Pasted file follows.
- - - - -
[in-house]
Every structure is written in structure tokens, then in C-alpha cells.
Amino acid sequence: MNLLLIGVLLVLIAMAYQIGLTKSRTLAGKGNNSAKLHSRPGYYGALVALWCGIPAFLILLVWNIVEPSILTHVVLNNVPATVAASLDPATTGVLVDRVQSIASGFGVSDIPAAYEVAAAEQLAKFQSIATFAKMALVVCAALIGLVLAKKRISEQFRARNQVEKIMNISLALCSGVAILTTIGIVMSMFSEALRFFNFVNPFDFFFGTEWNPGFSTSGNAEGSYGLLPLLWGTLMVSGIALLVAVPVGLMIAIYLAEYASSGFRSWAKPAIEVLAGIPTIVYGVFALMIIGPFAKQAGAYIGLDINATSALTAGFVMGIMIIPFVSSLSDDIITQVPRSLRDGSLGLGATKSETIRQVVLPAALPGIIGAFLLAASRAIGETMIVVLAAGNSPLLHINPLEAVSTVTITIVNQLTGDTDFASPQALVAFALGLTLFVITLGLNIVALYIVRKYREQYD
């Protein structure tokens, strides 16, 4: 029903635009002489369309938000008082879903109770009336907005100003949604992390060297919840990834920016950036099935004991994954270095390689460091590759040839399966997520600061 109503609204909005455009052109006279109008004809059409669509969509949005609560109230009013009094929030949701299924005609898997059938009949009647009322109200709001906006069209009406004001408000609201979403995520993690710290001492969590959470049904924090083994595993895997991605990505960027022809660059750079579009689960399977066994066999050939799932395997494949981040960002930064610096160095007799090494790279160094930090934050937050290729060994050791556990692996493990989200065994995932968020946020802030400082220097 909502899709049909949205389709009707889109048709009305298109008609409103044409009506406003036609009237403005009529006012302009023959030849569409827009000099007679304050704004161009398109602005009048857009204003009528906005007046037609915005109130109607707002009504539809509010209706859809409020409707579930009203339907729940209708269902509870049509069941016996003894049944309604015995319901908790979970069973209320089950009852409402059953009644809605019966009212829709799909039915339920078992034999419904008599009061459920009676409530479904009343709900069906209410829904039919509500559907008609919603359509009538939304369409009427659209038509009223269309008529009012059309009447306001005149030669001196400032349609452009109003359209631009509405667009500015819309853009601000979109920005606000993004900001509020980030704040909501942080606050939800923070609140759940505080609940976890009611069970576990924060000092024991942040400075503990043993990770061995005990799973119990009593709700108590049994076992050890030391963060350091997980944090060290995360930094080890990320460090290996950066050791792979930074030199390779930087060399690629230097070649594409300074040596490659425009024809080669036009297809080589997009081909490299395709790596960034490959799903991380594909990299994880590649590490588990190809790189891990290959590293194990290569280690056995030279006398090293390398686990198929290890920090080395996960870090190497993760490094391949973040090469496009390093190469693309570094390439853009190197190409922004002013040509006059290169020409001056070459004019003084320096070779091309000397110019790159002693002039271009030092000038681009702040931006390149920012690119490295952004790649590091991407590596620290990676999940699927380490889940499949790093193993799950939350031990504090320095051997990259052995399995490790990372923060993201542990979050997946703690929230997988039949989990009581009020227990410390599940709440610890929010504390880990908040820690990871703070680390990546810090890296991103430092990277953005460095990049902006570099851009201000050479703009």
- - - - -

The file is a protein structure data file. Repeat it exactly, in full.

[in-house]
Every structure is written in structure tokens, then in C-alpha cells.
Amino acid sequence: MNLLLIGVLLVLIAMAYQIGLTKSRTLAGKGNNSAKLHSRPGYYGALVALWCGIPAFLILLVWNIVEPSILTHVVLNNVPATVAASLDPATTGVLVDRVQSIASGFGVSDIPAAYEVAAAEQLAKFQSIATFAKMALVVCAALIGLVLAKKRISEQFRARNQVEKIMNISLALCSGVAILTTIGIVMSMFSEALRFFNFVNPFDFFFGTEWNPGFSTSGNAEGSYGLLPLLWGTLMVSGIALLVAVPVGLMIAIYLAEYASSGFRSWAKPAIEVLAGIPTIVYGVFALMIIGPFAKQAGAYIGLDINATSALTAGFVMGIMIIPFVSSLSDDIITQVPRSLRDGSLGLGATKSETIRQVVLPAALPGIIGAFLLAASRAIGETMIVVLAAGNSPLLHINPLEAVSTVTITIVNQLTGDTDFASPQALVAFALGLTLFVITLGLNIVALYIVRKYREQYD
């Protein structure tokens, strides 16, 4: 029903635009002489369309938000008082879903109770009336907005100003949604992390060297919840990834920016950036099935004991994954270095390689460091590759040839399966997520600061 109503609204909005455009052109006279109008004809059409669509969509949005609560109230009013009094929030949701299924005609898997059938009949009647009322109200709001906006069209009406004001408000609201979403995520993690710290001492969590959470049904924090083994595993895997991605990505960027022809660059750079579009689960399977066994066999050939799932395997494949981040960002930064610096160095007799090494790279160094930090934050937050290729060994050791556990692996493990989200065994995932968020946020802030400082220097 909502899709049909949205389709009707889109048709009305298109008609409103044409009506406003036609009237403005009529006012302009023959030849569409827009000099007679304050704004161009398109602005009048857009204003009528906005007046037609915005109130109607707002009504539809509010209706859809409020409707579930009203339907729940209708269902509870049509069941016996003894049944309604015995319901908790979970069973209320089950009852409402059953009644809605019966009212829709799909039915339920078992034999419904008599009061459920009676409530479904009343709900069906209410829904039919509500559907008609919603359509009538939304369409009427659209038509009223269309008529009012059309009447306001005149030669001196400032349609452009109003359209631009509405667009500015819309853009601000979109920005606000993004900001509020980030704040909501942080606050939800923070609140759940505080609940976890009611069970576990924060000092024991942040400075503990043993990770061995005990799973119990009593709700108590049994076992050890030391963060350091997980944090060290995360930094080890990320460090290996950066050791792979930074030199390779930087060399690629230097070649594409300074040596490659425009024809080669036009297809080589997009081909490299395709790596960034490959799903991380594909990299994880590649590490588990190809790189891990290959590293194990290569280690056995030279006398090293390398686990198929290890920090080395996960870090190497993760490094391949973040090469496009390093190469693309570094390439853009190197190409922004002013040509006059290169020409001056070459004019003084320096070779091309000397110019790159002693002039271009030092000038681009702040931006390149920012690119490295952004790649590091991407590596620290990676999940699927380490889940499949790093193993799950939350031990504090320095051997990259052995399995490790990372923060993201542990979050997946703690929230997988039949989990009581009020227990410390599940709440610890929010504390880990908040820690990871703070680390990546810090890296991103430092990277953005460095990049902006570099851009201000050479703009």